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Every time I read John Brown’s book “Welsh Stick Chairs,” I latch onto something different.

When I read the book for the first time in the mid-1990s, I became obsessed with the Welsh stick chair’s form (and I remain so to this day).

After a few more readings, I became obsessed with the history of Windsor chairs and wondered if JB was right that the origin of American and Welsh Windsor chairs was actually a Welsh (or at least a vernacular) form.

And now, 18 years after the book was first published and almost 10 years after John Brown’s death, I am deeply indebted to his way of looking at the process of chairbuilding.

What is that process? Here’s a taste.

At no time have I ever made a drawing. Each chair is a new canvas, and an adventure. I can tell you nothing of degrees or feet and inches, there’s enough of that elsewhere. How could I maintain the joy and excitement if I worked to plans? I’ll leave that to the factory and use my eyeball.

This short passage (and a few other similar ones in the book) gave me permission to go astray of maps. For the first 10 years as a woodworker, I was the altar boy of graph paper, CAD and drawing out everything full-size before I even thought about picking up a tool.

And even today, when I work for commercial clients who bring me sheets of drawings, I respect those as holy writ. I work to the print.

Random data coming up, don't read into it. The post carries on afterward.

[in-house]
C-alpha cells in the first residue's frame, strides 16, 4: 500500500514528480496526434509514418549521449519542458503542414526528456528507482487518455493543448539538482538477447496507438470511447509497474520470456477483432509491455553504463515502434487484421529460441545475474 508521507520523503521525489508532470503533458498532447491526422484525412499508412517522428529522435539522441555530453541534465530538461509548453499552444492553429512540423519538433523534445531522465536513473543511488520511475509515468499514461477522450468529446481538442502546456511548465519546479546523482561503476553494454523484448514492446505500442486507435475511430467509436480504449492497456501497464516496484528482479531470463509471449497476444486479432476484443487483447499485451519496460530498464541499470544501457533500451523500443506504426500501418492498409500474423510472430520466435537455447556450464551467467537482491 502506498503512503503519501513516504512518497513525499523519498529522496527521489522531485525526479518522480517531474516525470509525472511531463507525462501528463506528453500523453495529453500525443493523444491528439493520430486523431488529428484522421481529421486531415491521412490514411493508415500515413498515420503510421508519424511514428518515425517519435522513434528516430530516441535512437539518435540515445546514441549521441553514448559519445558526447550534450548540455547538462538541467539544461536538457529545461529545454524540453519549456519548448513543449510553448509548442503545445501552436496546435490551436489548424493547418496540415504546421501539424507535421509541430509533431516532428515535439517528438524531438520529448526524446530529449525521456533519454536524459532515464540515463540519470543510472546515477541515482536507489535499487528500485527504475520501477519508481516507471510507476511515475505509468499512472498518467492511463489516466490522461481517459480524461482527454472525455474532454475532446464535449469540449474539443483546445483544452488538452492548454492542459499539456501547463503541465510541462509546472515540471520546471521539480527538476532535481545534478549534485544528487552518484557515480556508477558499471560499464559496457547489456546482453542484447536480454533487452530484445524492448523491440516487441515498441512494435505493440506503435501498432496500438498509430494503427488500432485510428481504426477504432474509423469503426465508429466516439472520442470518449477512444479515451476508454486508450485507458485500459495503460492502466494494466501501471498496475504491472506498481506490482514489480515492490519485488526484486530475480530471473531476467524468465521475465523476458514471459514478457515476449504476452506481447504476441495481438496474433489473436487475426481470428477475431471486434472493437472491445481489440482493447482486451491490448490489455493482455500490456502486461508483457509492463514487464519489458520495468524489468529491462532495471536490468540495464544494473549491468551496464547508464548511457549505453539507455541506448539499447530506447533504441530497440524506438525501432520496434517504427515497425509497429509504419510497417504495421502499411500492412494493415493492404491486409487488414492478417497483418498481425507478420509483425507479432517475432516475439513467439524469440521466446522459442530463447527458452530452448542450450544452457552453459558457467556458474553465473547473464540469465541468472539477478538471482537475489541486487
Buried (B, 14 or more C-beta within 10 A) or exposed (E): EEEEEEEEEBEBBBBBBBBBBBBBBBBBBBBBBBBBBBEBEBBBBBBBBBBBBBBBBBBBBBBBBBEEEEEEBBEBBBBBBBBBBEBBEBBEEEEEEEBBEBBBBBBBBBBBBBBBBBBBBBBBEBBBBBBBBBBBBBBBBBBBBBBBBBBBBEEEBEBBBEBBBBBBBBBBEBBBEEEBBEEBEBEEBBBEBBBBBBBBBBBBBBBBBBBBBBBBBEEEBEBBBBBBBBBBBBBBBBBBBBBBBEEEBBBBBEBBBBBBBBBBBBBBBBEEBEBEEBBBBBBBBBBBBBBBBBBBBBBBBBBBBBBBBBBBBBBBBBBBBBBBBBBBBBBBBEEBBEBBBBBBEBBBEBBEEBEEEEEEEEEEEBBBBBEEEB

But when I build a single chair for an individual, I’ll be danged if I’m going to do much more than take some measurements of the client, ask them what they like and then feel my way through the project as I go.

This unscientific method requires the trust of the client (or not, I can always sell the chair to someone else). And it involves a lot of staring blankly at my parts and assemblies as I move forward. It requires me to talk to my materials. I recently had a set of spindles that insisted on being 24” tall instead of 27”. I’m glad I listened.

When I work “to the print,” I need to leave my judgment and critical eye in my lunch pail. I simply have to do what the drawing says – whether I made the drawing or an architect did. But when I don’t have a drawing, that forces me to evaluate my parts and assemblies at every stage. If I don’t have a drawing, then it’s easy to change direction.

If I sound like I’m telling you to throw away your scaled drawings, I’m not being clear. I think you need to be able to produce, read and strictly follow drawings. These drawings are the “rules of the road” when you are driving 70 miles an hour and need to get a certain place at a certain time for a certain customer.

But when you stop the truck (or lorry) and stumble down the interstate’s embankment to pick your way slowly to your destination, then your GPS isn’t going to help you. You need to trust your eyeball.

— Christopher Schwarz

If you are interested in Welsh stick chairs, check out Don Weber’s excellent video on the topic.

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